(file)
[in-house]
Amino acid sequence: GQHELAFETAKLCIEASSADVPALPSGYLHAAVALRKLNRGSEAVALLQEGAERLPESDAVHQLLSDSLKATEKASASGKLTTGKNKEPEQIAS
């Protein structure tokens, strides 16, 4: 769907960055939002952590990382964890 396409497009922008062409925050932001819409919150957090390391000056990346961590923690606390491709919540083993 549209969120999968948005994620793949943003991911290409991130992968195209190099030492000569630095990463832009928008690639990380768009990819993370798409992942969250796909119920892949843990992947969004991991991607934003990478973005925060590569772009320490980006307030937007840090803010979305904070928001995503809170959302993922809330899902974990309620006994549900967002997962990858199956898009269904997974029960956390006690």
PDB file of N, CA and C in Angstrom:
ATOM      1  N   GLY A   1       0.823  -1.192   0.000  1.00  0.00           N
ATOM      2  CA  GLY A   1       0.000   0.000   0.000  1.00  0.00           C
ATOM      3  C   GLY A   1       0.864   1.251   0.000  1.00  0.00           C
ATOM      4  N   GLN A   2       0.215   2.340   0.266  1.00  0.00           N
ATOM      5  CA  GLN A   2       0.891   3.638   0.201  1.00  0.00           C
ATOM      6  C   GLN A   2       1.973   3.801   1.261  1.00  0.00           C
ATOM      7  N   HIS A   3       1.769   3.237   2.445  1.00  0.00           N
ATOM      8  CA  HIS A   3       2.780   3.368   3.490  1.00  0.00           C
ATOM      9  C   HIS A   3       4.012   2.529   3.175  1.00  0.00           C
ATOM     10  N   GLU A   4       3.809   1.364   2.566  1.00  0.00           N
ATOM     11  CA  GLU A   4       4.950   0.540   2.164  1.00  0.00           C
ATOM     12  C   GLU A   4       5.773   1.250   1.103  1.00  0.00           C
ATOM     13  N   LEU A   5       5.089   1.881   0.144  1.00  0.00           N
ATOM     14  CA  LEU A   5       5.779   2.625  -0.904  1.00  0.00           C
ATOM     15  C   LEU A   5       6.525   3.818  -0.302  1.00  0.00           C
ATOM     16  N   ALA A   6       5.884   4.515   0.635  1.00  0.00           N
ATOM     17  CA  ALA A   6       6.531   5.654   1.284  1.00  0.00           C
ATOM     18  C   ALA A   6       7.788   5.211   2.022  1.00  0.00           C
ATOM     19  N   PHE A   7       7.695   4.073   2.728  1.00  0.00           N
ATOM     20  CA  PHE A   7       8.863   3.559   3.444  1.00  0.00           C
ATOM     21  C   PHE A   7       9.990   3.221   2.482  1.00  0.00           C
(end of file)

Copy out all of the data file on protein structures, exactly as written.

[in-house]
Amino acid sequence: GQHELAFETAKLCIEASSADVPALPSGYLHAAVALRKLNRGSEAVALLQEGAERLPESDAVHQLLSDSLKATEKASASGKLTTGKNKEPEQIAS
């Protein structure tokens, strides 16, 4: 769907960055939002952590990382964890 396409497009922008062409925050932001819409919150957090390391000056990346961590923690606390491709919540083993 549209969120999968948005994620793949943003991911290409991130992968195209190099030492000569630095990463832009928008690639990380768009990819993370798409992942969250796909119920892949843990992947969004991991991607934003990478973005925060590569772009320490980006307030937007840090803010979305904070928001995503809170959302993922809330899902974990309620006994549900967002997962990858199956898009269904997974029960956390006690």
PDB file of N, CA and C in Angstrom:
ATOM      1  N   GLY A   1       0.823  -1.192   0.000  1.00  0.00           N
ATOM      2  CA  GLY A   1       0.000   0.000   0.000  1.00  0.00           C
ATOM      3  C   GLY A   1       0.864   1.251   0.000  1.00  0.00           C
ATOM      4  N   GLN A   2       0.215   2.340   0.266  1.00  0.00           N
ATOM      5  CA  GLN A   2       0.891   3.638   0.201  1.00  0.00           C
ATOM      6  C   GLN A   2       1.973   3.801   1.261  1.00  0.00           C
ATOM      7  N   HIS A   3       1.769   3.237   2.445  1.00  0.00           N
ATOM      8  CA  HIS A   3       2.780   3.368   3.490  1.00  0.00           C
ATOM      9  C   HIS A   3       4.012   2.529   3.175  1.00  0.00           C
ATOM     10  N   GLU A   4       3.809   1.364   2.566  1.00  0.00           N
ATOM     11  CA  GLU A   4       4.950   0.540   2.164  1.00  0.00           C
ATOM     12  C   GLU A   4       5.773   1.250   1.103  1.00  0.00           C
ATOM     13  N   LEU A   5       5.089   1.881   0.144  1.00  0.00           N
ATOM     14  CA  LEU A   5       5.779   2.625  -0.904  1.00  0.00           C
ATOM     15  C   LEU A   5       6.525   3.818  -0.302  1.00  0.00           C
ATOM     16  N   ALA A   6       5.884   4.515   0.635  1.00  0.00           N
ATOM     17  CA  ALA A   6       6.531   5.654   1.284  1.00  0.00           C
ATOM     18  C   ALA A   6       7.788   5.211   2.022  1.00  0.00           C
ATOM     19  N   PHE A   7       7.695   4.073   2.728  1.00  0.00           N
ATOM     20  CA  PHE A   7       8.863   3.559   3.444  1.00  0.00           C
ATOM     21  C   PHE A   7       9.990   3.221   2.482  1.00  0.00           C